Image of FIG. 6.
FIG. 6.

(Color online) NR at two different solvent contrasts and structural analysis of a bilayer, deposited from floating surface monolayers with a composition, DMPS:DMPC-d54 30:70, on a thermally oxidized Si wafer. (A) Experimental data. Error bars represent 66% confidence intervals. Inset: Neutron SLD determined from the fit using the molecular distribution model. (B) Decomposition of the area profile into sub-molecular components. The PS:PC compositions in the two bilayer leaflets is distinctly different from that of the parent monolayer, particularly in the leaflet proximal to the solid substrate. Note the slight displacement of the PS with respect to the PC head groups toward the bilayer center, which illustrates the capabilities of the new model, as such shifts of molecular fragments against each other cannot be described within the conventional box model.

Image of FIG. 7.
FIG. 7.

(Color online) NR at three different solvent contrasts and structural analysis of a stBLM based upon WC14:βME 3:7 completed with DMPC-d54 (Ref. 8; details, see Supplemental Information). (A) Experimental data. Error bars represent 66% confidence intervals. Inset: Neutron SLD determined from the fit using the molecular distribution model. (B) Decomposition of the area profile into sub-molecular components. Note the high density of hydrocarbons in the proximal bilayer leaflet compared to the distal leaflet which comes about by the large content (≈ 63%) of myristyl chains associated with WC14 that pack more densely than the myristoyl chains of DMPC. The decomposition of the sub-membrane space between the bilayer and the substrate into its components, βME, oligo(ethyleneoxide) of the WC14 and water, is a unique capability of the new model and has not been possible within the limitations of conventional box models. This allows, for the first time, quantitative estimates of the area density ratio between βME and WC14 at the interface and of WC14 and free DMPC in the proximal bilayer leaflet within the self-organized tBLM structure.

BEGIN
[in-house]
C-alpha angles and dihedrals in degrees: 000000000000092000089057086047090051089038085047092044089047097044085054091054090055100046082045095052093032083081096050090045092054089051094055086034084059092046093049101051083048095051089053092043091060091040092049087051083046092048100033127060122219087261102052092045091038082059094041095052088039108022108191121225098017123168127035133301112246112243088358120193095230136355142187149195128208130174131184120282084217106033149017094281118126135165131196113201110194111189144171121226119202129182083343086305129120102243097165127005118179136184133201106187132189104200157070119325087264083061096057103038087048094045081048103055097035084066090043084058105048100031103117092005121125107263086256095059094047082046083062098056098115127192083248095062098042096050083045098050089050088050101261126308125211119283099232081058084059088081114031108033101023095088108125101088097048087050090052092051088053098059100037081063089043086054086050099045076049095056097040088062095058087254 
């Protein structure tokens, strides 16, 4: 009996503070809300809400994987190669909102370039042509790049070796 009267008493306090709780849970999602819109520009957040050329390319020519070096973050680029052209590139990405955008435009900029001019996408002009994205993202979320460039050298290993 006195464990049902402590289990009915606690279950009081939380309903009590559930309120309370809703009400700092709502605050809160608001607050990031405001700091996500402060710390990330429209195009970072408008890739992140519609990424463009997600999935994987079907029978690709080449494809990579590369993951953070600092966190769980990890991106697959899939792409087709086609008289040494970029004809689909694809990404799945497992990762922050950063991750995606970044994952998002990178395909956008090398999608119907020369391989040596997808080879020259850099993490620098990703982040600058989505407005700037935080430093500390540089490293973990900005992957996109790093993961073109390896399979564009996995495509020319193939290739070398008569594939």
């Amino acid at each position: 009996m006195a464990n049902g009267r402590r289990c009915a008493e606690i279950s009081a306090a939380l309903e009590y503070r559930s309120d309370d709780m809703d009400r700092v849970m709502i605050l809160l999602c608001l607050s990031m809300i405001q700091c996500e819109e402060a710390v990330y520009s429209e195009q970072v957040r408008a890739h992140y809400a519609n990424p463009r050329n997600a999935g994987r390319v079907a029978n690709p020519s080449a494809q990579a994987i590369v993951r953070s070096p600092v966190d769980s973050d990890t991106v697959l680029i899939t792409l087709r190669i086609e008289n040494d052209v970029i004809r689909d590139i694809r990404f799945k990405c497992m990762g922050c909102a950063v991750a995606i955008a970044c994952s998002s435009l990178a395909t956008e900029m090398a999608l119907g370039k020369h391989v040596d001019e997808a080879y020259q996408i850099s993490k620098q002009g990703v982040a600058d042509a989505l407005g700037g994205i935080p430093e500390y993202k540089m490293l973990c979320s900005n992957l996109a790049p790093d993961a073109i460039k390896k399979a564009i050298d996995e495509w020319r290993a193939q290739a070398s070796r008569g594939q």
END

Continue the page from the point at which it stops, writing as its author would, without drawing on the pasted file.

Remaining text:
Tables

Generic image for table
Table I.

Parameters of the continuous distribution model fitted to the area profiles obtained from MD simulation of a DMPC bilayer (6 waters per lipid, Fig. 4) and equivalent quantities directly determined from the MD snapshot (see text). The parameters σ refer to the interface of the respective sub-molecular component with that on the preceding row. A lipid determined from the fit was (59.50 ± 0.04) Å2 and 59.43 Å2 in the simulation.

Generic image for table
Table II.

Parameters of the continuous distribution model fitted to the area profiles obtained from MD simulation of a DOPC bilayer (5.4 water per lipid, Fig. 5) and equivalent quantities directly determined from the MD snapshot. A lipid determined from the fit was (56.53 ± 0.04) Å2 and 57.06 Å2 in the simulation.

Generic image for table
Table III.

Fit parameters for a solid supported bilayer derived using the continuous distribution model. 95.4% confidence intervals were computed using a Monte Carlo resampling technique (Ref. 9).

Generic image for table
Table IV.

Fit parameters for the sparsely tethered lipid bilayer membrane derived using the continuous distribution model. 95.4% confidence intervals were computed using a Monte Carlo resampling technique (Ref. 9).

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/content/aip/journal/jap/110/10/10.1063/1.3661986
2011-11-30
2014-04-19
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752b84549af89a08dbdd7fdb8b9568b5 journal.articlezxybnytfddd
Scitation: Continuous distribution model for the investigation of complex molecular architectures near interfaces with scattering techniques
http://aip.metastore.ingenta.com/content/aip/journal/jap/110/10/10.1063/1.3661986
10.1063/1.3661986